Non-approved country via group 2 or 3 country: step by step guide for cats

​​This guide provides one option available for exporters in non-approved countries. Other options are:

  1. Move your cat to a group 3 country and follow the standard Group 3: step by step guide for cats.
  2. Move your cat to a group 2 country, stay there for at least 6 months, then follow the standard Group 2: step by step guide for cats.
  • Cats coming to Australia must be accompanied by a valid import permit, which provides the conditions for importing the cat:
    • The conditions on the import permit take precedence over any other source of information. This step-by-step guide explains what you must do to prepare your cat for export; it is not a substitute for the import permit.
    • Cats must comply with all conditions on the import permit​
    • Failure to comply with the conditions on the import permit may result in the cat being (at your cost):
      • held longer in post entry quarantine
      • subject to additional testing
      • exported
      • euthanased.

  • On arrival cats must spend a minimum of 10 day at the Mickleham post entry quarantine facility.
  • A government approved veterinarian or official government veterinarian must perform all veterinary procedures except the initial rabies neutralising anitbody titre (RNAT) test - step 4.
  • All testing (except the initial RNAT test) must be done in an approved country in a laboratory recognised by the government of the country from which you plan to export your cat.

The department cannot give advice on treatments for diseases. Seek advice from a veterinarian if your cat tests positive to an infectious disease listed in the import conditions.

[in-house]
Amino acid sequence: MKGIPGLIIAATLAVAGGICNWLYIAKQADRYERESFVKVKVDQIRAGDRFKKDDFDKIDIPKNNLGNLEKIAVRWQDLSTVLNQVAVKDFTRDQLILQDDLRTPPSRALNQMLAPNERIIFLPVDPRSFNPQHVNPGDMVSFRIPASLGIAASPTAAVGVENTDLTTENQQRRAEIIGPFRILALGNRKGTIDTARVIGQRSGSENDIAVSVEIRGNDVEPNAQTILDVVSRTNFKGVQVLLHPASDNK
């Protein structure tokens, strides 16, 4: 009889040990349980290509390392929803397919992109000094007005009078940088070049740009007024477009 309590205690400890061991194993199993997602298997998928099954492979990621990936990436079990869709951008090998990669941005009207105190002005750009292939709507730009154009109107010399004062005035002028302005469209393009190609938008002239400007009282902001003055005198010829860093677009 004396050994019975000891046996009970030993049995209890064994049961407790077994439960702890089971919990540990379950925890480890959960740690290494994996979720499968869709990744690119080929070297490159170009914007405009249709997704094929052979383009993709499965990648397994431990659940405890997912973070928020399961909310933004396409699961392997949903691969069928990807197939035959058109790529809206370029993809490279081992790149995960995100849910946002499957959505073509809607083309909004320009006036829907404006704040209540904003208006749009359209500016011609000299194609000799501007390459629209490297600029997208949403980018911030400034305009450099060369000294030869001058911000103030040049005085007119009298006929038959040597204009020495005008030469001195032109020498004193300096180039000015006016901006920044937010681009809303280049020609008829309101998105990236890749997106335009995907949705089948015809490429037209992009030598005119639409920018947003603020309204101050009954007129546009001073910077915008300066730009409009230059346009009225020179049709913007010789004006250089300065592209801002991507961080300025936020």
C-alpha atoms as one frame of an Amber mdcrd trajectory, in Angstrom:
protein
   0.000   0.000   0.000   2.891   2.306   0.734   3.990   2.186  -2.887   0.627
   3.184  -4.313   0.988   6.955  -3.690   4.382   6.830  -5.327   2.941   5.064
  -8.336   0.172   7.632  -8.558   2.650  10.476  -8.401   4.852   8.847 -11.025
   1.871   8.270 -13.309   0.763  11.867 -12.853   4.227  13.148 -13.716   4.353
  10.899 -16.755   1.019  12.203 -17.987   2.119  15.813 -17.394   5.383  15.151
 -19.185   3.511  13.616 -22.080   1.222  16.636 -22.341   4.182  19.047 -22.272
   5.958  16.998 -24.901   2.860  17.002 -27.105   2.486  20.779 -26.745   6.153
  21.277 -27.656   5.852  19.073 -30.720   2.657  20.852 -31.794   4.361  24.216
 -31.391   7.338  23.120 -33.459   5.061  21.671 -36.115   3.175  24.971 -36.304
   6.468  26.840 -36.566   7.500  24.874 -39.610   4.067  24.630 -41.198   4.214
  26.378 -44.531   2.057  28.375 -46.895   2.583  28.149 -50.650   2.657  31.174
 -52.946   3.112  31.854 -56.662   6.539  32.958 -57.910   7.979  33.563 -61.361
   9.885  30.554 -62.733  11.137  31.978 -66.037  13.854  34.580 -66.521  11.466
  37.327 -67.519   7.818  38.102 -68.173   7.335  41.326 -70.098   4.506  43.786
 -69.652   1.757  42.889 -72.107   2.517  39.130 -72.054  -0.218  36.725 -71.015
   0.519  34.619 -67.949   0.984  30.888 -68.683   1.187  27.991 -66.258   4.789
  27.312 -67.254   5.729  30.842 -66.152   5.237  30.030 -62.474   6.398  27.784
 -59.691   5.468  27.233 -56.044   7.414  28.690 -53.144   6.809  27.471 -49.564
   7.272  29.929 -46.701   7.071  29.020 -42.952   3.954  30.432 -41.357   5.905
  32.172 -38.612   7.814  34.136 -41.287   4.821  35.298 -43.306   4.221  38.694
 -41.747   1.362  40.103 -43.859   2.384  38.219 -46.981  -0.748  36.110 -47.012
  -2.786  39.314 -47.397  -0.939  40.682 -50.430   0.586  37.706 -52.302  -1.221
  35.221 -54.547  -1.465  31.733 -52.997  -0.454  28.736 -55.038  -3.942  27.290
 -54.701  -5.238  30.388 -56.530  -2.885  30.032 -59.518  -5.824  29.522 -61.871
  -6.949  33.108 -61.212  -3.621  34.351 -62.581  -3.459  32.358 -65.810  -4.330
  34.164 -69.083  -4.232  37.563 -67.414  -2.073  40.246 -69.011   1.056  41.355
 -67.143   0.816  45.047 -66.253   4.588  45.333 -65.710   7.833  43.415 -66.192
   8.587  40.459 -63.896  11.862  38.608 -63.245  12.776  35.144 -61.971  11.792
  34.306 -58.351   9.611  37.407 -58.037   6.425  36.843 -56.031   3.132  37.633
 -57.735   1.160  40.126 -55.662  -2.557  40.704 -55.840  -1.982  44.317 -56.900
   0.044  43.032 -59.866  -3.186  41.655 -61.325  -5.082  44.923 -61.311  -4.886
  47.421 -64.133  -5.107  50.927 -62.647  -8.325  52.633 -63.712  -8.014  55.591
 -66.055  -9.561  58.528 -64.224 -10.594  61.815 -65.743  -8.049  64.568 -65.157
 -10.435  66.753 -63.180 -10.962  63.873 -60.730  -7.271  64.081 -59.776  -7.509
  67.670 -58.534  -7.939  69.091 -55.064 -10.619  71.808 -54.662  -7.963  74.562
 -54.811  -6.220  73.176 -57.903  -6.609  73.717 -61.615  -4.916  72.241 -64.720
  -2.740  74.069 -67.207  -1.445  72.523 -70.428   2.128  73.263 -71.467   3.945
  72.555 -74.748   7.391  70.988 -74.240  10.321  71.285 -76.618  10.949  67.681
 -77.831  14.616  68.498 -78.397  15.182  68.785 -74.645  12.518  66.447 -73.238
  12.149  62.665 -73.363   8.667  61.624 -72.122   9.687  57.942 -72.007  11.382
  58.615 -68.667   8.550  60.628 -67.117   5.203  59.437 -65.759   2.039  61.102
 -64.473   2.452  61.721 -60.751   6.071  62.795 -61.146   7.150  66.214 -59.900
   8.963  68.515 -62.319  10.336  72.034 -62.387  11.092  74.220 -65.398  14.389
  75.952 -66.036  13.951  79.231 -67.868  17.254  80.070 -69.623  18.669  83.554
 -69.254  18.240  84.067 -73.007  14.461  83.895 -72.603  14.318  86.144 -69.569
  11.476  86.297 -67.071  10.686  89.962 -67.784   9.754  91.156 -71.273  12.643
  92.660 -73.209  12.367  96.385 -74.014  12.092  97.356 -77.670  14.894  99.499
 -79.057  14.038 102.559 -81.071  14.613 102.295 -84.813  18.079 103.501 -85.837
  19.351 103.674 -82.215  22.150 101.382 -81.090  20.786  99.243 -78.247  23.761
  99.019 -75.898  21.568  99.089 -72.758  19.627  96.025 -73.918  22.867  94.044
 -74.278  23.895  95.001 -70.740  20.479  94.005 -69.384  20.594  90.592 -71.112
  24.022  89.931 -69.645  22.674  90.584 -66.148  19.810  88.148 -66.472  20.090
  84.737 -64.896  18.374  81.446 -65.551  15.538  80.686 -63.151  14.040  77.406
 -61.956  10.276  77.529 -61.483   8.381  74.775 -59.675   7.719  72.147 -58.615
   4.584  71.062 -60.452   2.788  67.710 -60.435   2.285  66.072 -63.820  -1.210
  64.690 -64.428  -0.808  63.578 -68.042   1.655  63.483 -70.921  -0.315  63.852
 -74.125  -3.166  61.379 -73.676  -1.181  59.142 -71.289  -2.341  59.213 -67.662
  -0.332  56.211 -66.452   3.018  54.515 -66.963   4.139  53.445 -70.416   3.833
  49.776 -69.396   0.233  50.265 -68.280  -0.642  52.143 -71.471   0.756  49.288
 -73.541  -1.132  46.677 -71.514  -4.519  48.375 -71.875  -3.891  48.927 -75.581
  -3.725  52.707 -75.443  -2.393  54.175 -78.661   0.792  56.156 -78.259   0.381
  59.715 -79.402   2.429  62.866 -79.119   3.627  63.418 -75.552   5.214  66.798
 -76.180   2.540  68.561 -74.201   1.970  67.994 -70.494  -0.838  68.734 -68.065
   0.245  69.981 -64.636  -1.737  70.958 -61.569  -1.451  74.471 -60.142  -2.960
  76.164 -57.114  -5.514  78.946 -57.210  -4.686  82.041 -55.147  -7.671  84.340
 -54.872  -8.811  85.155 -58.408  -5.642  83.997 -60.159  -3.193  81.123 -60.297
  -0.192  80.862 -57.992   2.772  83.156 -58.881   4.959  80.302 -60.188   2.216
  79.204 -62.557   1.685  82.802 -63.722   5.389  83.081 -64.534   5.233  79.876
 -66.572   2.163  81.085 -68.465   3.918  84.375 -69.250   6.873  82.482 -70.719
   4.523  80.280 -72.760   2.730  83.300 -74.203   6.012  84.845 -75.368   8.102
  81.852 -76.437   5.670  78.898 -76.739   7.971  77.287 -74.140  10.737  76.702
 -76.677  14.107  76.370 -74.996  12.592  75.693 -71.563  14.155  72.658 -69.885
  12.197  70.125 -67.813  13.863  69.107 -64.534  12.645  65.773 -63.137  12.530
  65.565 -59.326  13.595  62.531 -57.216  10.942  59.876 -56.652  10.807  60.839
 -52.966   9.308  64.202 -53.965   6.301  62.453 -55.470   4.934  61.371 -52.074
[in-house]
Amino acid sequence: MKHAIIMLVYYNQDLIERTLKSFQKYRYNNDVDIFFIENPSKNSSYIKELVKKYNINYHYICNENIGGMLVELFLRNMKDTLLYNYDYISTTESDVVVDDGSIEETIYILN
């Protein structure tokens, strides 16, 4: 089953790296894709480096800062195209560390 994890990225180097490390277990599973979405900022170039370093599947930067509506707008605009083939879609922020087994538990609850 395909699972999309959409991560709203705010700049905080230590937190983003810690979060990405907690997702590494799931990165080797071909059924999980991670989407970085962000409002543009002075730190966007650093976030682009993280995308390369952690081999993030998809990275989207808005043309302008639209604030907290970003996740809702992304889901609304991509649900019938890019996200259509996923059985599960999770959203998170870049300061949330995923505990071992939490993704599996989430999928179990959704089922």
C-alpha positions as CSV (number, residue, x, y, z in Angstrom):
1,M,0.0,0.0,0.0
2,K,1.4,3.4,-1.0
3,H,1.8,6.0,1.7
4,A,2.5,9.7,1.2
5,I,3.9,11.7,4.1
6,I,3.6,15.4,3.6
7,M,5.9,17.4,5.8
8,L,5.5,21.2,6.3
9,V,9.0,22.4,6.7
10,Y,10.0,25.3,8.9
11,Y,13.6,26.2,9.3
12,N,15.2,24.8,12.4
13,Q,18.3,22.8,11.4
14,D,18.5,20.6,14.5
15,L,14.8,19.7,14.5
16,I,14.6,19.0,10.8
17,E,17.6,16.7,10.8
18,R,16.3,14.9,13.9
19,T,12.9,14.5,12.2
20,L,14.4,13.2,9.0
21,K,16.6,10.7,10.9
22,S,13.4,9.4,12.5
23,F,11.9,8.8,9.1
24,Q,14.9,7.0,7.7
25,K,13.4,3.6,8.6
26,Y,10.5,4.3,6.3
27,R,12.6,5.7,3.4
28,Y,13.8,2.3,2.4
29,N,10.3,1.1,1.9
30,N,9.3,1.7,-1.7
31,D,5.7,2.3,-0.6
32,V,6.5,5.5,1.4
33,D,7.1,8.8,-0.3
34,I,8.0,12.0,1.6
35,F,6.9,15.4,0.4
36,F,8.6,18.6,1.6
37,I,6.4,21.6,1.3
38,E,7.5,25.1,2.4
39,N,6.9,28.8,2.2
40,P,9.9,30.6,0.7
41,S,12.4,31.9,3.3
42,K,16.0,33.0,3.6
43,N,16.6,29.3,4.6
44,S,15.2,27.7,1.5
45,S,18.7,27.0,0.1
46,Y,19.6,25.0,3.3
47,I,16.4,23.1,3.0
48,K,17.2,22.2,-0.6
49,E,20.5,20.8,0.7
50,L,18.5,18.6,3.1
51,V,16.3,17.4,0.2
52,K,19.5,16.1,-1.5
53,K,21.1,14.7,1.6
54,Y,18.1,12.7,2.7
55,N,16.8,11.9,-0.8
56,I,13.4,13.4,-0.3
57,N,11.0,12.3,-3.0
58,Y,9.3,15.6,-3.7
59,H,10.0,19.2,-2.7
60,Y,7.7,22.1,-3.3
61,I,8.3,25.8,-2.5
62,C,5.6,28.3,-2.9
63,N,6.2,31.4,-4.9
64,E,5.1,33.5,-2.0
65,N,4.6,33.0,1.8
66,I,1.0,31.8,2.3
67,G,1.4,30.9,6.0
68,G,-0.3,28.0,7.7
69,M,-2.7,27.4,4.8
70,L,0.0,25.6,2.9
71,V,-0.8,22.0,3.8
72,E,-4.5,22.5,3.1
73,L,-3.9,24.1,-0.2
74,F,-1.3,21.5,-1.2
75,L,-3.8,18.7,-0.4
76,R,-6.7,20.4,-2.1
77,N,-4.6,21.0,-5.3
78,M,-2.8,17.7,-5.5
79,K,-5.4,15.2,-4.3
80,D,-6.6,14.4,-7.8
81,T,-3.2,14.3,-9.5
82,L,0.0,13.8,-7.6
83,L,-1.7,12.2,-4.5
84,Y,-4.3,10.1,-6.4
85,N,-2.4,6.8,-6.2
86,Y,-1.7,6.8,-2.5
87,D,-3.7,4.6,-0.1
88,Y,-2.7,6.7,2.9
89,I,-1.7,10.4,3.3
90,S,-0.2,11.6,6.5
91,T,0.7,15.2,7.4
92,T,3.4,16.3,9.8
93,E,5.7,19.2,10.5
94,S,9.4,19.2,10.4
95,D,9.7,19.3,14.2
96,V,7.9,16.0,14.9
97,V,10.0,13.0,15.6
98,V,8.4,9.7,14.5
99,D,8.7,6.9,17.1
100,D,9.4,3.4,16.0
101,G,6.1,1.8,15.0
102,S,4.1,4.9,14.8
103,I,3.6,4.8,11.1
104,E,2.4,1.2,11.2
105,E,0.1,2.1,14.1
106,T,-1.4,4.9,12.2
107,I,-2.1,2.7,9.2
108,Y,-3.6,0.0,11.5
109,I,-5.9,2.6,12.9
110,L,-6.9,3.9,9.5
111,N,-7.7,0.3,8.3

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Step 1: Contact the competent authority
Timeframe: Before starting the export process

  • Contact the competent authority in the approved country through which you plan to export your cat, to find out:
    • which veterinarians and laboratories are approved to prepare your cat for export (all veterinary procedures and testing except the initial RNAT test must be done in an approved country and testing must be done in a laboratory recognised by the competent authority of the approved exporting country)
    • if the country of export has any requirements in addition to those stated on this webpage
    • if the country of export has an agreed veterinary health certificate to use instead of the Department of Agriculture and Water Resources standard veterinary health certificate
    • The department recommends that you take this information to your government approved veterinarian or pet transport agent to help you understand the requirements.

Step 2: Confirm general eligibility
Timeframe: Before starting the export process

  • Cats
    • can only be exported to Australia from an approved country
    • can only be exported to Australia after 180 days from the time of blood sampling for the rabies neutralising antibody titre test (RNATT) – steps 4 and 5
    • must not be under quarantine restrictions at the time of export
    • must not be more than 30 days pregnant nor be suckling young at the time of export.
  • In accordance with the Environment Protection and Biodiversity Conservation Act 1999, domestic/non domestic animal hybrids are generally not eligible for import. Hybrid cats include, but are not limited to:
    • Savannah cat, derived from crossbreeding domestic cat (Felis catus) with Serval cat (Felis serval)
    • Safari cat, domestic cat crossed with Geoffroy cat (Oncifelis geoffroyi)
    • Chausie, domestic cat crossed with Jungle cat (Felis chaus)
    • Bengal cat, domestic cat crossed with Asian Leopard cat(Prionailurus bengalensis) is the only exception. It may be imported if it is five generations removed from the Asian Leopard cat.